by Alexis Calma
South Puget Sound Community College
South Puget Sound Community College’s (SPSCC) native land acknowledgment is more than a statement that is read at the beginning of an event. It’s a commitment that the SPSCC community has made to our Native communities and is constantly evolving with plenty of room to grow.
Director of Tribal Programming Shanon Millman is a key player in connecting our educational programs with our region’s Native communities. One piece of Millman’s role brings an adult high school completion program directly to the reservations.
“The relationships I’ve built allow me to continue to help amazing students overcome obstacles – such as a lack of work opportunities and negative educational experiences – and complete their education,” said Millman. “A big part is allowing my students to dream and to realize those dreams can become a reality.”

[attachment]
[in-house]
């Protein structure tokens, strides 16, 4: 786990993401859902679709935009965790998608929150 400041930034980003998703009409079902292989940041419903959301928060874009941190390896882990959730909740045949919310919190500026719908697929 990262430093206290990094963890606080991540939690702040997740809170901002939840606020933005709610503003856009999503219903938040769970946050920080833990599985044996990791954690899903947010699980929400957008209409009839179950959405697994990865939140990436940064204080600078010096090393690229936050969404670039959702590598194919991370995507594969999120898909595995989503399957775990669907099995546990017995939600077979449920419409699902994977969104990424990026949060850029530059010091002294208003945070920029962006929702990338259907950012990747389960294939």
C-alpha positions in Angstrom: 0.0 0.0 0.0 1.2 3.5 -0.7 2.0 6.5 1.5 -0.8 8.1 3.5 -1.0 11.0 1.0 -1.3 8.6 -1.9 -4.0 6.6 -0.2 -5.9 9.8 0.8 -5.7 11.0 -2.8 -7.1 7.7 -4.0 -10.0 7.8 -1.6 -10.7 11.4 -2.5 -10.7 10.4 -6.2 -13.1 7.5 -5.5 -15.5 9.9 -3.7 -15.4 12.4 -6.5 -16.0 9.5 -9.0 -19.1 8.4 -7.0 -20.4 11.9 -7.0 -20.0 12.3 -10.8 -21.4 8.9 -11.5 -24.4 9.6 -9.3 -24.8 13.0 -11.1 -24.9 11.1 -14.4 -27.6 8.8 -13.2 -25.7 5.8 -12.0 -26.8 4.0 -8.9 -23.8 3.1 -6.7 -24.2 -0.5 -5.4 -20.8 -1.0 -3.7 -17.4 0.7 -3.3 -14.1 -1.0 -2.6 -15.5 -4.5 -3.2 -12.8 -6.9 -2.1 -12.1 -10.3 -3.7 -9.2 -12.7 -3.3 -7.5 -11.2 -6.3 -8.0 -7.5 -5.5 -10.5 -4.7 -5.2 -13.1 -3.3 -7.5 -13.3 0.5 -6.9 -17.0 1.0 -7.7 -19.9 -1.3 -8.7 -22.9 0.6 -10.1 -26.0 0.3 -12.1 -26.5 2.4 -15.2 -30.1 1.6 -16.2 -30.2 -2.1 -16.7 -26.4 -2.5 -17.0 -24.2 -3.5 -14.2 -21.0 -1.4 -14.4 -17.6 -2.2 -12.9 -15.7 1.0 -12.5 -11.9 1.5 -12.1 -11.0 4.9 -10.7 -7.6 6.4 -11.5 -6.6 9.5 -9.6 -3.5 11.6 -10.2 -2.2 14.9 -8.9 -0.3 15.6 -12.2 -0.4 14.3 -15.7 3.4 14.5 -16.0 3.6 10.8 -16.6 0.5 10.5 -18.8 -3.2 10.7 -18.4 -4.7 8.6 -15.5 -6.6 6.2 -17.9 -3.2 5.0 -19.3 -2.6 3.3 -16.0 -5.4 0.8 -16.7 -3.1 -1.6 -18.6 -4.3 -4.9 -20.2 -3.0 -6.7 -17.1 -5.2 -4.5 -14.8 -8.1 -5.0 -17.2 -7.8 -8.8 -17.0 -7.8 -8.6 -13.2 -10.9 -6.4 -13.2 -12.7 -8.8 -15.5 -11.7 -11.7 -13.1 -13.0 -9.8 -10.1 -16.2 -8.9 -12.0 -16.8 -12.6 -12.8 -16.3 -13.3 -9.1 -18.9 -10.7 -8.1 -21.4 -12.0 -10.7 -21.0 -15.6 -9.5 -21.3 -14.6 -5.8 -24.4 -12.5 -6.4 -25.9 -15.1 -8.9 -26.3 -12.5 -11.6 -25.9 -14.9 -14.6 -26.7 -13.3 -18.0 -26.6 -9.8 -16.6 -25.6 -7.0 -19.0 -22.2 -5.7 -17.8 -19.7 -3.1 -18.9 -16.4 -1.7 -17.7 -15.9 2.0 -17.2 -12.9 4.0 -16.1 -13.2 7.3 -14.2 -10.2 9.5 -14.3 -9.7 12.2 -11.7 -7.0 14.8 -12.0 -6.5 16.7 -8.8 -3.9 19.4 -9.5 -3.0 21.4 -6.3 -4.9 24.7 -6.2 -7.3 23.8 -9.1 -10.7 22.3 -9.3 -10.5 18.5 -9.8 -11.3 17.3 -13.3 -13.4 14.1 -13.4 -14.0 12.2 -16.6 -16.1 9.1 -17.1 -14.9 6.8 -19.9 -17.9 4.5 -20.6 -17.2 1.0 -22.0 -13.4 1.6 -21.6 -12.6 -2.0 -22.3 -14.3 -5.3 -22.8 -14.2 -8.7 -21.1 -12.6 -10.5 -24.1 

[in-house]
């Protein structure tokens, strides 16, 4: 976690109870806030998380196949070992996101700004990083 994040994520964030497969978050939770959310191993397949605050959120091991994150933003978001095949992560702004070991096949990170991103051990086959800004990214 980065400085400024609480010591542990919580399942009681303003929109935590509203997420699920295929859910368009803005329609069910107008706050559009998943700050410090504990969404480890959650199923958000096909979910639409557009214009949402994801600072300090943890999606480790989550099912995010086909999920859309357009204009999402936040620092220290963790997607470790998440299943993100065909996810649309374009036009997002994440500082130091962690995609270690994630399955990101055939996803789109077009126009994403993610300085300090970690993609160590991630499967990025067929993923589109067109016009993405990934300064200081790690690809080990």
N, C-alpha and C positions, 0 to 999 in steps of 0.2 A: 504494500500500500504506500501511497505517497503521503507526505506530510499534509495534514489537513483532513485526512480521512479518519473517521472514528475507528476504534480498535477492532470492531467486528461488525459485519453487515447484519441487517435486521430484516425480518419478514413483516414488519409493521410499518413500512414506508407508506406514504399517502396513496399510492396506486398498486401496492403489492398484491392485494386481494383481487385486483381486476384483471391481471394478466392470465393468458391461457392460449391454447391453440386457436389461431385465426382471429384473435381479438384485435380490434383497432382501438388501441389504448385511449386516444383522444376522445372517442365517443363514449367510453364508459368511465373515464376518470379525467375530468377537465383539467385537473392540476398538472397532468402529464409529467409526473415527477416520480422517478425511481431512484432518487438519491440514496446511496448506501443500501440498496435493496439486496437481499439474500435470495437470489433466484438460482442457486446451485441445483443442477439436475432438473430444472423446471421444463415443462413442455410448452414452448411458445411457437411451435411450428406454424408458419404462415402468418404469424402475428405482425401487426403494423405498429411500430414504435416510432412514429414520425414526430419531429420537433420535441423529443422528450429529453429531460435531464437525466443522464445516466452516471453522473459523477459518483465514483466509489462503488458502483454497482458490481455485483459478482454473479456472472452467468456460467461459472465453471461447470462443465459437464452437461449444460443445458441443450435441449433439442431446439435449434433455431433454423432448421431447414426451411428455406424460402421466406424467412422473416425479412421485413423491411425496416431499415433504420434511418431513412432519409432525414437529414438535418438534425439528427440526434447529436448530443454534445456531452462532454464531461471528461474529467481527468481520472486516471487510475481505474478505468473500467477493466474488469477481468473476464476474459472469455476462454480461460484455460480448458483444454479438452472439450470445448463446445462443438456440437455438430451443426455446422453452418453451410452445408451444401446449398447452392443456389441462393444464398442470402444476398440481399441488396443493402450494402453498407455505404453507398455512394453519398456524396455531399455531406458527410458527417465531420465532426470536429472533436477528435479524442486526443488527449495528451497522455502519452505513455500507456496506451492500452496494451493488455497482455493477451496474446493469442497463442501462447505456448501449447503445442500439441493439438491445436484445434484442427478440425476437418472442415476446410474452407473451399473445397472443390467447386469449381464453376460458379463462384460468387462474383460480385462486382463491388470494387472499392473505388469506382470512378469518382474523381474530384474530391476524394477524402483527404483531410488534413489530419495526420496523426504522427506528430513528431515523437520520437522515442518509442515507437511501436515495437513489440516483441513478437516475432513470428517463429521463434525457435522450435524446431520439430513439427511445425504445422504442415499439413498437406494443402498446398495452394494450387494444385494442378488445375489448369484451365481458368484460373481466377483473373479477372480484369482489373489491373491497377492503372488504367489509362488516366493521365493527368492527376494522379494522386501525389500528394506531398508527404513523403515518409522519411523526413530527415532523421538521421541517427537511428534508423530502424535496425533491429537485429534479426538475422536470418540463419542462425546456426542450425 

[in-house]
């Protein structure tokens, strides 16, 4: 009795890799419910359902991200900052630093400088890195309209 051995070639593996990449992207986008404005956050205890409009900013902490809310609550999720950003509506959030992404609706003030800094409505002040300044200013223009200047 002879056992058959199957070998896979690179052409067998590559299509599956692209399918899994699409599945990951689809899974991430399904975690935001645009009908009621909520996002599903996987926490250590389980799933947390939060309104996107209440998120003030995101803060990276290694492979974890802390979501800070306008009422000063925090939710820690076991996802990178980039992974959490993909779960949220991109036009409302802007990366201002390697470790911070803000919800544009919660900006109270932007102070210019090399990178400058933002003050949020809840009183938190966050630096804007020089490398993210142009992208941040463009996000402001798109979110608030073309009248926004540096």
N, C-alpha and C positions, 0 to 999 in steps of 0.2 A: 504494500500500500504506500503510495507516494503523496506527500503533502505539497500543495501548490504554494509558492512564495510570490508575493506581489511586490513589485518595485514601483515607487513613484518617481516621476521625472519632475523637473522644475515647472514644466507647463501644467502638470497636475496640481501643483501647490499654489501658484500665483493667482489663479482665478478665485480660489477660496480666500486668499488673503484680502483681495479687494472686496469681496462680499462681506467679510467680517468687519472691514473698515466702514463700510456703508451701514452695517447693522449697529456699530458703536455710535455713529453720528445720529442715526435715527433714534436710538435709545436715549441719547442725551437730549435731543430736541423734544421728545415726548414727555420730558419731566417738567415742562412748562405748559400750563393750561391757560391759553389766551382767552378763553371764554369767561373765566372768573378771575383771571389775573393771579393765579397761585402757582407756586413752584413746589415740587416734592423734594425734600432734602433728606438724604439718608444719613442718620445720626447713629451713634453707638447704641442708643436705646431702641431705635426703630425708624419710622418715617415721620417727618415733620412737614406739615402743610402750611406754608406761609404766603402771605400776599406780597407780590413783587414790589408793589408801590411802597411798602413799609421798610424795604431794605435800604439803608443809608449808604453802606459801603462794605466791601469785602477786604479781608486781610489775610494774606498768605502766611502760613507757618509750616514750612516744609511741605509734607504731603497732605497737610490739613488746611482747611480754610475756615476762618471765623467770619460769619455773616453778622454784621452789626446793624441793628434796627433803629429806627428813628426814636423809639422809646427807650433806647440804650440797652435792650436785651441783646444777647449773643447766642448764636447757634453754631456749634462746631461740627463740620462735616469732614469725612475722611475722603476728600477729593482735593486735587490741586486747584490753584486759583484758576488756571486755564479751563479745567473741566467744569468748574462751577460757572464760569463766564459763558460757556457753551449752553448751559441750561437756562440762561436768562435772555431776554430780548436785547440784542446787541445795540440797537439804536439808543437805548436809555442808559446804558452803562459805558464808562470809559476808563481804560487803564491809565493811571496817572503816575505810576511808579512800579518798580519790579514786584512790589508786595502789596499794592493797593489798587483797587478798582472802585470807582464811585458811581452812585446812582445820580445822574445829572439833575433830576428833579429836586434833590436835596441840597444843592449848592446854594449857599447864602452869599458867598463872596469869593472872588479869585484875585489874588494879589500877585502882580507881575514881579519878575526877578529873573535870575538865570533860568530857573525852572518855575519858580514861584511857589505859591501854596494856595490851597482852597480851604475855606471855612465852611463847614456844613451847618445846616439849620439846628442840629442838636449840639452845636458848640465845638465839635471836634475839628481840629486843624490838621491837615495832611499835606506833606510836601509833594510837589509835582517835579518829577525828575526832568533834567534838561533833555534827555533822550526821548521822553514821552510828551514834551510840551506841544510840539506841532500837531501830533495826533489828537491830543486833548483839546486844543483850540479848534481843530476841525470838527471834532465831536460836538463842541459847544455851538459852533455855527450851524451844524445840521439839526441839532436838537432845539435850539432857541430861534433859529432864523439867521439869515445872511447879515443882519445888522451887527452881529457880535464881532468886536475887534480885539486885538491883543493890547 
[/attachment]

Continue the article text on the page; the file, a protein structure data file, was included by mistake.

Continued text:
Additionally, her work, in partnership with the Diversity, Equity, and Inclusion Center, brings Native youth to SPSCC for the annual FIRE Summit. “We have inspiring speakers, workshops, and talk about navigating college as a Native American,” she added.
High school seniors who attend can apply for a FIRE Summit scholarship to attend SPSCC and are encouraged to join the college’s IGNITE program, which provides targeted support to help low-income students, students of color, and other students facing barriers graduate.
Visitors to the Olympia Campus also get a chance to experience many works of art by Native artists such as the Welcome Figure by Andrea Wilbur-Sigo, River of Life by Marvin Oliver, and Qaluquq, Winter Whale Ceremonial by Lawrence “Ulaaq” Ahvakana. The Leonor R. Fuller Gallery hosts an annual Native American Art Exhibition, which is now in its 13th year. This year’s exhibition is curated by Philip Red Eagle and runs through Dec. 10.
For more information, visit spscc.edu/about/on-indigenous-land.
Alexis Calma is the communications consultant at South Puget Sound Community College in Olympia, Washington.